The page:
Tayrona National Park, Colombia


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Published: August 22nd 2011EDIT THIS ENTRY

After a night in Taganga, we caught a but to Tayrona National Park. It runs along the Caribbean sea at the foot of the Sierra Nevada de Santa Marta mountains. Upon arrival, we began an hour plus hike (with our massive backpacks) to our campground. The shade of the jungle provided some relief but it was an exhausting hike, especially since we had to constantly avoid donkey pooh!!! (donkey is the only way to bring supplies to the campgrounds and restaurants along the beach fronts). It was rewarding to finally arrive at our camp in Arrecifies. We stayed at Finca El Paraiso which is directly on the beach, although the current is too strong for swimming here. There is a sign informing us that over 100 people have drowned at this beach, so it is best avoided! We spent the rest of the day exploring the immediate area, and then sweated to death in our tent.
The next day we continued to hike through the park. (We left our packs at the campsite) After an hour or so we arrived at Cabo San Juan de la Guia. This was a much better camping area, and you can swim here as the beach is somewhat protected from the currents. We briefly relaxed here, before heading on the day's main hike to the ruins of Pueblito. To get to Pueblito you have to hike inland (prior hikes were along the coastline), uphill through some challenging sections. 5 mins into the hike we met an elderly couple (70's?) who were in great shape coming the other way. We asked them if they had reached Pueblito. They said no, and explained that thier guide had hurt his knee and they had to return. A few moments later the guide came hobbling by... he was clearly 300lbs. Rich and I both agreed that this guy had the best scam going... trick some gringos to be their guide, hurt yourself early in the hike, and then keep their money. If this guy really was a guide and hiked this regualry, there is no way you could be so fat!!!! Anyhow we continued with the hike, through amazing scenery, relaxed in some mountain streams and after a little more than an hour we arrived! Pueblito was built by the Tayrona native peoples, but not much of it remains. Aside from small fragments of stone paths and homes not much is here... but it was great fun hiking! We returned back to Cabo San Juan and relaxed in the sea for a bit, then continued our hike back to our campsite, where we enjoyed wine and card games before being attacked by geese on the way to the washroom! We slept better as a rainstorm brought some cool relief... and a giant beetle to our tent!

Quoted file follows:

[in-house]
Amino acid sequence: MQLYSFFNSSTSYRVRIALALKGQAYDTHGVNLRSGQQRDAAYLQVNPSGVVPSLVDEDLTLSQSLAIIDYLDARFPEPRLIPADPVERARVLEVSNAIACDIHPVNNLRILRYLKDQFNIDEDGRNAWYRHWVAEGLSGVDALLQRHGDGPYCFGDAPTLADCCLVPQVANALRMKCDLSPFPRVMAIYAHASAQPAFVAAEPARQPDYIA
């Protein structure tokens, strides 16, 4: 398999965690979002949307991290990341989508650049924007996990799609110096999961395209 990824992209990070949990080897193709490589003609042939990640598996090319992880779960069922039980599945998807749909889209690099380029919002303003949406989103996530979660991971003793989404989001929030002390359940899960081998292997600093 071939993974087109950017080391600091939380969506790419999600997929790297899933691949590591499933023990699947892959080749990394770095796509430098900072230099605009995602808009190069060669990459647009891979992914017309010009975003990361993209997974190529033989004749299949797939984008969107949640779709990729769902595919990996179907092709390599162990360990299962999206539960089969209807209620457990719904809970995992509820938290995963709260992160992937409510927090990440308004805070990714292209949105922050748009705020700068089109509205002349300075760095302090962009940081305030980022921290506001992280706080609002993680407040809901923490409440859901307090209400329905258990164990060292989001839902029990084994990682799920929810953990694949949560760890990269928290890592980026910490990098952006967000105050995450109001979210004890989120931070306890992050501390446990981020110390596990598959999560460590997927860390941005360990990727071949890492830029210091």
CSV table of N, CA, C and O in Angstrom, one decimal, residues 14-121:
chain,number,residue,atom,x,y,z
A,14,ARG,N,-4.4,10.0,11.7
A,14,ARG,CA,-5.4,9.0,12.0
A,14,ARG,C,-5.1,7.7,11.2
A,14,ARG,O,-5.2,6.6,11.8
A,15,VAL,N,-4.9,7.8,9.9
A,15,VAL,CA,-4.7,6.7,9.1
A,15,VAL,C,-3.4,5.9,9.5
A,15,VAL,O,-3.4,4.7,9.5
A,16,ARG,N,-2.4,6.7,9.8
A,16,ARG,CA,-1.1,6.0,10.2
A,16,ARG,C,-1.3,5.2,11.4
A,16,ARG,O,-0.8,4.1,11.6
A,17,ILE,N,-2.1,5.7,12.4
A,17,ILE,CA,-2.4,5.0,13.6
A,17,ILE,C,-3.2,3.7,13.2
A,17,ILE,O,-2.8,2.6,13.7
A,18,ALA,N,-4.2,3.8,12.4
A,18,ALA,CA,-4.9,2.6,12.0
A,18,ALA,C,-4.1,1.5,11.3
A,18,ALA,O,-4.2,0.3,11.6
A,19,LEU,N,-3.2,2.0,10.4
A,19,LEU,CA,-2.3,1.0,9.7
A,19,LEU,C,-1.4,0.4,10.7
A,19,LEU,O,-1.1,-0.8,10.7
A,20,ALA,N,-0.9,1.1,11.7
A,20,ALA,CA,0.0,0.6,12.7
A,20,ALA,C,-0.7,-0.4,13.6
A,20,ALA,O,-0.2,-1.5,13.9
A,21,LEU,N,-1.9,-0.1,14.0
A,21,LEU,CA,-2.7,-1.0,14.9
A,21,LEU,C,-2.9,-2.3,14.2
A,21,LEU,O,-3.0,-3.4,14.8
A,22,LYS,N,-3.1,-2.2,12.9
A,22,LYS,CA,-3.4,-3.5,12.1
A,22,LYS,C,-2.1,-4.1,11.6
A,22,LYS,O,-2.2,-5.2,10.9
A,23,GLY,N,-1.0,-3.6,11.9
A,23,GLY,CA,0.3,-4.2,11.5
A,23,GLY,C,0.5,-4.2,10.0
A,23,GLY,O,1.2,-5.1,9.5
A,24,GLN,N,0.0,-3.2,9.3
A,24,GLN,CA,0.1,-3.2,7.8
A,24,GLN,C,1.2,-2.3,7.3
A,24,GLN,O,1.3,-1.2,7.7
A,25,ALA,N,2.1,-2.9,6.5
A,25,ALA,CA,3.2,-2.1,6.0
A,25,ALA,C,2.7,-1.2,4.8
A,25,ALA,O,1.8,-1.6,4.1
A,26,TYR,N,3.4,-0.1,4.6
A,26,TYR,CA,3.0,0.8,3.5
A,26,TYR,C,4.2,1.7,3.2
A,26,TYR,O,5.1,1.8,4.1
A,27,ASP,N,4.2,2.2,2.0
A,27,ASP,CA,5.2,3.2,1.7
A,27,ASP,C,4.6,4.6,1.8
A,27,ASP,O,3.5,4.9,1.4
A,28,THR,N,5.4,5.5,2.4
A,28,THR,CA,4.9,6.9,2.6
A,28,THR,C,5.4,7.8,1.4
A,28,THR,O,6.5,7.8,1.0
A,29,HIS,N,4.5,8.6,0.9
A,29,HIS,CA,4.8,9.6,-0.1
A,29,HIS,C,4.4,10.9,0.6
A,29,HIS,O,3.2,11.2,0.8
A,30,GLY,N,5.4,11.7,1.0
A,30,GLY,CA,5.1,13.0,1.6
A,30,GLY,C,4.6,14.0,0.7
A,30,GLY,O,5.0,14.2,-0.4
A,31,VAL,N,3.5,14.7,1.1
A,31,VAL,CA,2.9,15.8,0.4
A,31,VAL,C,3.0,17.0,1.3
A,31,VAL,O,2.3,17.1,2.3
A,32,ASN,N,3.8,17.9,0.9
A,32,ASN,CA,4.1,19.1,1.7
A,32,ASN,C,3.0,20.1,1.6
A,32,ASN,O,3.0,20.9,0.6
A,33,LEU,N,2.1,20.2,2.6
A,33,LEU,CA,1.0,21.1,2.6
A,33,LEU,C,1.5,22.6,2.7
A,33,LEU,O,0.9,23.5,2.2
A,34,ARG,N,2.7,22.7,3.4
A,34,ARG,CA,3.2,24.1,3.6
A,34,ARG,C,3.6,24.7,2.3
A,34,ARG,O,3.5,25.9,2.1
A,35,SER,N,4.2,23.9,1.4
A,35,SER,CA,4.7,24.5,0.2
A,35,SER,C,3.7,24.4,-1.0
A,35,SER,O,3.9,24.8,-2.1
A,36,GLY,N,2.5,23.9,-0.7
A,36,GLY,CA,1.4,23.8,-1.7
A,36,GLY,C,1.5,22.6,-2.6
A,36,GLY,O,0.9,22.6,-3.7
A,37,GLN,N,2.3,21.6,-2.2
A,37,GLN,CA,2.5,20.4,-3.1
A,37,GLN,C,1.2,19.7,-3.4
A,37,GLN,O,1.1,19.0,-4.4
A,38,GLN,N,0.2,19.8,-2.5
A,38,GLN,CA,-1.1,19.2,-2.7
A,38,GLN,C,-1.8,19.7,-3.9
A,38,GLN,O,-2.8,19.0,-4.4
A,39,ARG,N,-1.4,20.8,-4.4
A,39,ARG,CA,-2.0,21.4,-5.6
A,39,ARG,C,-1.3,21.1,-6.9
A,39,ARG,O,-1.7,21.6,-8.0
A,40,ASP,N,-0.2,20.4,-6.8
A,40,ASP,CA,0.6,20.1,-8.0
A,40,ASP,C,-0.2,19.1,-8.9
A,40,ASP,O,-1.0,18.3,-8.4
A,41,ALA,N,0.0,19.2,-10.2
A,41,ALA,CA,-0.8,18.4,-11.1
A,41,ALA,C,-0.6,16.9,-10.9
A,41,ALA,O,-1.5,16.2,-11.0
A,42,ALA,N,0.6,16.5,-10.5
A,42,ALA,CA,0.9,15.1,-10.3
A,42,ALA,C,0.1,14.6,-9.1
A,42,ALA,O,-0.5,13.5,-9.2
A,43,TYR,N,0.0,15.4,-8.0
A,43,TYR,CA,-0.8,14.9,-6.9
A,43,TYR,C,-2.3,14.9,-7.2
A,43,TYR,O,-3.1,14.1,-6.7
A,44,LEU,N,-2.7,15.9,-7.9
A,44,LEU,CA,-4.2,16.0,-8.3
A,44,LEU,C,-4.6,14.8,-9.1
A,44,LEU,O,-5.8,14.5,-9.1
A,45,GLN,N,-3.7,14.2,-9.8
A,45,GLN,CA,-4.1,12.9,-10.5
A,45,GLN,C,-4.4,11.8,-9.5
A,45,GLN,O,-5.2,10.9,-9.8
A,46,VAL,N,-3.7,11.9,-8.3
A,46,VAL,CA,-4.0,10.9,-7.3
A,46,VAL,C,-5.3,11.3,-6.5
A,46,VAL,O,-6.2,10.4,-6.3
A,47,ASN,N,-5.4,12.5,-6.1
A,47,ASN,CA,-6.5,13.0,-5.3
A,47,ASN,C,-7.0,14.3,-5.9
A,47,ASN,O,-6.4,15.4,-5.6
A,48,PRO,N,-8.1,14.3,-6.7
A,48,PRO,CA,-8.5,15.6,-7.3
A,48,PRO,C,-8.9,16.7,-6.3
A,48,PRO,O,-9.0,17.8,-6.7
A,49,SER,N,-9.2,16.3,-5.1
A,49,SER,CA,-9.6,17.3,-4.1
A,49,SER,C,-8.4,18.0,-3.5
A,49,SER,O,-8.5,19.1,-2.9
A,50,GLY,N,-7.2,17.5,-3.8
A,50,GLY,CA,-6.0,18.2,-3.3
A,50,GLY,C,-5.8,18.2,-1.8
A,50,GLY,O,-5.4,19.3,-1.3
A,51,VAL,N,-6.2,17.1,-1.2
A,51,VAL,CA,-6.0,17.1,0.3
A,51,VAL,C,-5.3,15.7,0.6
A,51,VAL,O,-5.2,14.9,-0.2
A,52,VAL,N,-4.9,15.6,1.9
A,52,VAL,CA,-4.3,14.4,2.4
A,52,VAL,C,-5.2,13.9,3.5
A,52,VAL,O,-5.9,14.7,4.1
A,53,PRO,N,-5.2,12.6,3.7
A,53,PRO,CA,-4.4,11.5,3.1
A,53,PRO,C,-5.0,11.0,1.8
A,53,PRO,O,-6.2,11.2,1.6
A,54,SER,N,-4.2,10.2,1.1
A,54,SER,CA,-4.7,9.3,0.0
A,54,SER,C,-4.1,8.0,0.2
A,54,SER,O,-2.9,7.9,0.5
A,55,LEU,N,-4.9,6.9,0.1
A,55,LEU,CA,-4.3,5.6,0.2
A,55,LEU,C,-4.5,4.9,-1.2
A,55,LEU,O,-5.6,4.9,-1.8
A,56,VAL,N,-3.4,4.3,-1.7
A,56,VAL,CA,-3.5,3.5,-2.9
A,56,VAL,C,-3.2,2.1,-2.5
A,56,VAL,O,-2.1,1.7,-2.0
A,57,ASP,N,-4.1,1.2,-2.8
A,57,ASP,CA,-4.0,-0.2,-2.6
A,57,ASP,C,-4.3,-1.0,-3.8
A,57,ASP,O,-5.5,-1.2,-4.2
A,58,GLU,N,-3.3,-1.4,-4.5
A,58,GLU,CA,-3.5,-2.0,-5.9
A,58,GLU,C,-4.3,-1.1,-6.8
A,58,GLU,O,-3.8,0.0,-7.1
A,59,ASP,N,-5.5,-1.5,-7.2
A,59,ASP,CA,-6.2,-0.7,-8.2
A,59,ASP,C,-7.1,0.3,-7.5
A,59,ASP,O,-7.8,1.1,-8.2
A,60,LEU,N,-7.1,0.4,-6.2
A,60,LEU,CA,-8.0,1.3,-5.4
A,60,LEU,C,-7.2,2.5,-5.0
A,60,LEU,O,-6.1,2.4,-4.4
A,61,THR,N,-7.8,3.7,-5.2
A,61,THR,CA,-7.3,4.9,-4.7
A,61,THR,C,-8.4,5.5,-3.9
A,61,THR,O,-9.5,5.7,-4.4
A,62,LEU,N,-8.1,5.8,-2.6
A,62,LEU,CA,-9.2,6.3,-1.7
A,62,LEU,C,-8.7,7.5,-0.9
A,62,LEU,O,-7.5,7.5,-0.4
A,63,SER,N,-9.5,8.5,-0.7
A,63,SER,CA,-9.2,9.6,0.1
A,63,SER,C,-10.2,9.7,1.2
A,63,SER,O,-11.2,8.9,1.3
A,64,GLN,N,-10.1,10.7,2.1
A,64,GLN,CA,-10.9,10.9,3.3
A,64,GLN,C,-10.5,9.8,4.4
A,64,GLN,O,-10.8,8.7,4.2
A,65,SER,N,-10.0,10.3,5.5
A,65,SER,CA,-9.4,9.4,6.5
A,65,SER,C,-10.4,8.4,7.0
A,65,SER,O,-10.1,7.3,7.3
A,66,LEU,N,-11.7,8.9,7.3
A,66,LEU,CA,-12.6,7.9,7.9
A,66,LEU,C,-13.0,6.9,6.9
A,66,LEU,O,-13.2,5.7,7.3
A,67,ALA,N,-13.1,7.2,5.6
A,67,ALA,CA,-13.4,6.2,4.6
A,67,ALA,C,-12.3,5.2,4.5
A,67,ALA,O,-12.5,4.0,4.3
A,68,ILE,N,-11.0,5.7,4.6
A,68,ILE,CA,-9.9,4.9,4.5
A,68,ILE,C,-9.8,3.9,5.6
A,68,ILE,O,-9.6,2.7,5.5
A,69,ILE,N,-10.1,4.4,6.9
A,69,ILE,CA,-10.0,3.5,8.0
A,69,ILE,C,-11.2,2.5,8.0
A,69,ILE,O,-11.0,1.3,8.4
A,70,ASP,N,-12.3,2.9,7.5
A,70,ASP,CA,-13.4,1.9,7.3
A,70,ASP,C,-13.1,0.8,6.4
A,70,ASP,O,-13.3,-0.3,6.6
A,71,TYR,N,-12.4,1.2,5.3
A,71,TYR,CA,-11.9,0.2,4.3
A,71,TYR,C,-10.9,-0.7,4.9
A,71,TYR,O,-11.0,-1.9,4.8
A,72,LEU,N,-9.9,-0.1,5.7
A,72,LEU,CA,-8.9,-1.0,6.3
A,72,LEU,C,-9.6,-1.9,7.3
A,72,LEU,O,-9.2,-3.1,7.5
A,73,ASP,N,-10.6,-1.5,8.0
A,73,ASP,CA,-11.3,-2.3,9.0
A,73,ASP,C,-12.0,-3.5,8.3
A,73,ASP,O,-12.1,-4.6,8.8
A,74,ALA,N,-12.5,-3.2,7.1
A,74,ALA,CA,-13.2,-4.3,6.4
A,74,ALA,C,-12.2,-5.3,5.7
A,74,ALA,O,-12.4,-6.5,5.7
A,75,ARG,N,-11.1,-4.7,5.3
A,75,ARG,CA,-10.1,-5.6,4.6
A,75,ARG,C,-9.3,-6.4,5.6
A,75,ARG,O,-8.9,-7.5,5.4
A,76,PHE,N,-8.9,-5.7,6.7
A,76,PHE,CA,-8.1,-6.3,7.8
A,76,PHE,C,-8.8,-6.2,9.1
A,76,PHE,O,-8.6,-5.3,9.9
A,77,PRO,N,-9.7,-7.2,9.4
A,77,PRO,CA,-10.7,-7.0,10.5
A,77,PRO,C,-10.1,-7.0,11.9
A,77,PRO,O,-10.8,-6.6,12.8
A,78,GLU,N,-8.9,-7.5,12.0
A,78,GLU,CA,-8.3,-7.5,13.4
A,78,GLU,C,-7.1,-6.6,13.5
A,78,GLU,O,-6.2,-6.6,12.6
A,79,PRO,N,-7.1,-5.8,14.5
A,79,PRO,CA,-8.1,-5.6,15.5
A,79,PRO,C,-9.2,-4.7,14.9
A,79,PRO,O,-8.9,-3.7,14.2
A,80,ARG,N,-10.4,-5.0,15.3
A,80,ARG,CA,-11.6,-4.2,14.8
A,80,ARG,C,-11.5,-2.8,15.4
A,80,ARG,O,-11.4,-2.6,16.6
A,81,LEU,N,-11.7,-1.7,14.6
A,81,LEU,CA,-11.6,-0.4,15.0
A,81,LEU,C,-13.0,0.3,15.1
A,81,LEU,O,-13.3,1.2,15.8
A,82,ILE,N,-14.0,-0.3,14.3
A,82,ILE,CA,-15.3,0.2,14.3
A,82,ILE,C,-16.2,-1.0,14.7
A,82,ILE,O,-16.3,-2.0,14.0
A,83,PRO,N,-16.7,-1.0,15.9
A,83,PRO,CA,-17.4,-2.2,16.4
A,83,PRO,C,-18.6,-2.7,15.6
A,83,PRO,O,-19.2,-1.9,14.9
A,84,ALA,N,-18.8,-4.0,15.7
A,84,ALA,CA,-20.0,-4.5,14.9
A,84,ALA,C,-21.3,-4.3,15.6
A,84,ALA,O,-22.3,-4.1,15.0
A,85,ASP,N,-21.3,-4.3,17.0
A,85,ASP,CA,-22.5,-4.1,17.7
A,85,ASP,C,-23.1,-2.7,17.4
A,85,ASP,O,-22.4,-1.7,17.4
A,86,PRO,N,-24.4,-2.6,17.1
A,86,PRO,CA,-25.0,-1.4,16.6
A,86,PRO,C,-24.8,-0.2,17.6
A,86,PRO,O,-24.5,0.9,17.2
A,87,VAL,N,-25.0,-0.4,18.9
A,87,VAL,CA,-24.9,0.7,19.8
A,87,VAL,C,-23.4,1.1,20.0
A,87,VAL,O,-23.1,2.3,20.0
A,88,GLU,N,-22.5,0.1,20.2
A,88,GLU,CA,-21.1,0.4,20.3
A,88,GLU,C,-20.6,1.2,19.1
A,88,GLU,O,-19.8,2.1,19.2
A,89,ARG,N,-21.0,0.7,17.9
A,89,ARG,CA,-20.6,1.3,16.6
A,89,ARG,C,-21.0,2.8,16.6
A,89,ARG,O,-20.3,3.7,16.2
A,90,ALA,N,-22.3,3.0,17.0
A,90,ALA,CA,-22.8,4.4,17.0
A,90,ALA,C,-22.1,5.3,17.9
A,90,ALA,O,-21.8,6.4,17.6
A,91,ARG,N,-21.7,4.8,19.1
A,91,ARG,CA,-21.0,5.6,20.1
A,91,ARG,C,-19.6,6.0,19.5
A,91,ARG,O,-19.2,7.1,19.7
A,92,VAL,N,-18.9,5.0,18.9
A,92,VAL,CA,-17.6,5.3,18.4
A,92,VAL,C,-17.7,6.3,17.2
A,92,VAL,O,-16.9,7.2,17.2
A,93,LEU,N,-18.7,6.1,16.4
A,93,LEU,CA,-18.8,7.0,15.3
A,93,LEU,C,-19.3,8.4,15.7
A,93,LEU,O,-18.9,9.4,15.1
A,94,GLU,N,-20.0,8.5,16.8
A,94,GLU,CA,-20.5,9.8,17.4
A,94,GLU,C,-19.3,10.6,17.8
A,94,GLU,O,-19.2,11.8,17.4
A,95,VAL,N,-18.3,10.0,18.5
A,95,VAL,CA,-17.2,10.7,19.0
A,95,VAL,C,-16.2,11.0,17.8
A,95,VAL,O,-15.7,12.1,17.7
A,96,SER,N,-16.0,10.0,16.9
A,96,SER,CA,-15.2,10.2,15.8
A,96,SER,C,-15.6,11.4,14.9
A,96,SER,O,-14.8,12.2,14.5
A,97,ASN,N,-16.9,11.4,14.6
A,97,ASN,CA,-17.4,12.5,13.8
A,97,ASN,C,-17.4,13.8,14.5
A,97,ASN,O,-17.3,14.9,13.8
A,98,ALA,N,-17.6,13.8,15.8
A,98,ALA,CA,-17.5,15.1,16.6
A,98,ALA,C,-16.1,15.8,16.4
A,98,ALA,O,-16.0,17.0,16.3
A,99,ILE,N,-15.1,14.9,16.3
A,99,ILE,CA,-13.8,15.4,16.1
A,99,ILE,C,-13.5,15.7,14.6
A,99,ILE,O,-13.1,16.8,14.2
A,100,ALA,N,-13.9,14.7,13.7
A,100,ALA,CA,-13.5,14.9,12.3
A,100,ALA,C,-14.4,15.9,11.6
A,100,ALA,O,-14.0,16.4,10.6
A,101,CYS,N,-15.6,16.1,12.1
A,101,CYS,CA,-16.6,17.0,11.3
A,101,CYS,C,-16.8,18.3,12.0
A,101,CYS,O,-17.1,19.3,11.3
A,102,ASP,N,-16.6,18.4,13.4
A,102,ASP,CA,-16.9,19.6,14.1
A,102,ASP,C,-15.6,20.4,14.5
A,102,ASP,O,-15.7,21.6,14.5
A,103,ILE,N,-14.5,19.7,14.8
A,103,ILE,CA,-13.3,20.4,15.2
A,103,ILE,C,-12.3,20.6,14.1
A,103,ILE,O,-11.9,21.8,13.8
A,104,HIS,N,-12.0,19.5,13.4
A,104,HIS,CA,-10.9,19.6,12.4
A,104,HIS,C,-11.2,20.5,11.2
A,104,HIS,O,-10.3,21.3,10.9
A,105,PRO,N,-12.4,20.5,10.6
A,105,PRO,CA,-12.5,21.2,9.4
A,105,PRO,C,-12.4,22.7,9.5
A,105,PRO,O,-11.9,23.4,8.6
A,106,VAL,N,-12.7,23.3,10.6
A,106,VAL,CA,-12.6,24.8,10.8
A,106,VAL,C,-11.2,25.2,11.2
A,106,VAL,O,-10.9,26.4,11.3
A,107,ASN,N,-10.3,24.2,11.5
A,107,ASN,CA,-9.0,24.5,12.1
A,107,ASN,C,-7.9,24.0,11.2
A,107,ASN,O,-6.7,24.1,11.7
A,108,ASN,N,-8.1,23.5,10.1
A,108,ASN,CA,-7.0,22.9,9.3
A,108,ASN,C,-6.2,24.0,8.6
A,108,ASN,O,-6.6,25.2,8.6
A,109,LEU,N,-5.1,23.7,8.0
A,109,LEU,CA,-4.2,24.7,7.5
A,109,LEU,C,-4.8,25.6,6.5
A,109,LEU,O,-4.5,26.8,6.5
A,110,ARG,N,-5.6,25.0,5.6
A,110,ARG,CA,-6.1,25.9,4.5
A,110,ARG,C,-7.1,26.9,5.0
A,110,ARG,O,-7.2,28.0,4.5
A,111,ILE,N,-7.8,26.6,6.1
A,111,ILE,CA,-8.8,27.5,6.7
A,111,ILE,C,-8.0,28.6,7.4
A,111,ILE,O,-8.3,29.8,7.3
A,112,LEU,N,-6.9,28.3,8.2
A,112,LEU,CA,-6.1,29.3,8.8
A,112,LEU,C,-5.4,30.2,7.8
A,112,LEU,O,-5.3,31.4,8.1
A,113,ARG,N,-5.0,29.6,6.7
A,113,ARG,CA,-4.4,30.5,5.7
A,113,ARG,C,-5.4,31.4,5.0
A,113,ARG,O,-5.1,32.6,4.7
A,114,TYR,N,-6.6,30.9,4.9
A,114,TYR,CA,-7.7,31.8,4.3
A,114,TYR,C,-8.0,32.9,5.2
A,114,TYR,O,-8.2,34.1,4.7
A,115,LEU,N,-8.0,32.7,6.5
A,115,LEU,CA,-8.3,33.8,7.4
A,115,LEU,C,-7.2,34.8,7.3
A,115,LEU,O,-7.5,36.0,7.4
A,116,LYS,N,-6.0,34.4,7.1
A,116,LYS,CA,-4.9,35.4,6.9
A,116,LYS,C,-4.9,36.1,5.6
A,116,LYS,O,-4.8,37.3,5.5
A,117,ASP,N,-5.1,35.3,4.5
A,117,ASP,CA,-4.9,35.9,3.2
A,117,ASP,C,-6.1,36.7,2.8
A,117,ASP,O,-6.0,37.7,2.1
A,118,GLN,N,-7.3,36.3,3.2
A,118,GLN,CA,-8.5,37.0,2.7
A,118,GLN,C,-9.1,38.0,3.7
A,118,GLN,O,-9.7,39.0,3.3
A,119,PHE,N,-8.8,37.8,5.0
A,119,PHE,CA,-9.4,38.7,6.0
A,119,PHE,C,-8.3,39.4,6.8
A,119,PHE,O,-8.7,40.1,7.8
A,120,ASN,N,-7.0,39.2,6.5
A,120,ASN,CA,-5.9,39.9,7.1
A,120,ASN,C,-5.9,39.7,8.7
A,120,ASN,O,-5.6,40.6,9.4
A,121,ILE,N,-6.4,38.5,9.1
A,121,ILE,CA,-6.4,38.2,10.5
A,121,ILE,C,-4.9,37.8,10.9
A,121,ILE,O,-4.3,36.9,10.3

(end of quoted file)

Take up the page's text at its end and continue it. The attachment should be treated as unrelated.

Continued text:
Additional photos below
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Finca El ParasioFinca El Parasio
Finca El Parasio

We stayed here 2 nights
Rich and IRich and I
Rich and I

We finally made it to the beach!
On the beachOn the beach
On the beach

Arrecifies
RichRich
Rich

standing high on a rock
Our campgroundOur campground
Our campground

Your tent is better under a thatched roof for two reasons: 1. protect it from the daily downpours 2. keep it cool in the shade


Tot: 1.036s; Tpl: 0.012s; cc: 26; qc: 114; dbt: 0.1013s; 114; m:apollo w:www (50.28.60.10); sld: 2; ; mem: 6.7mb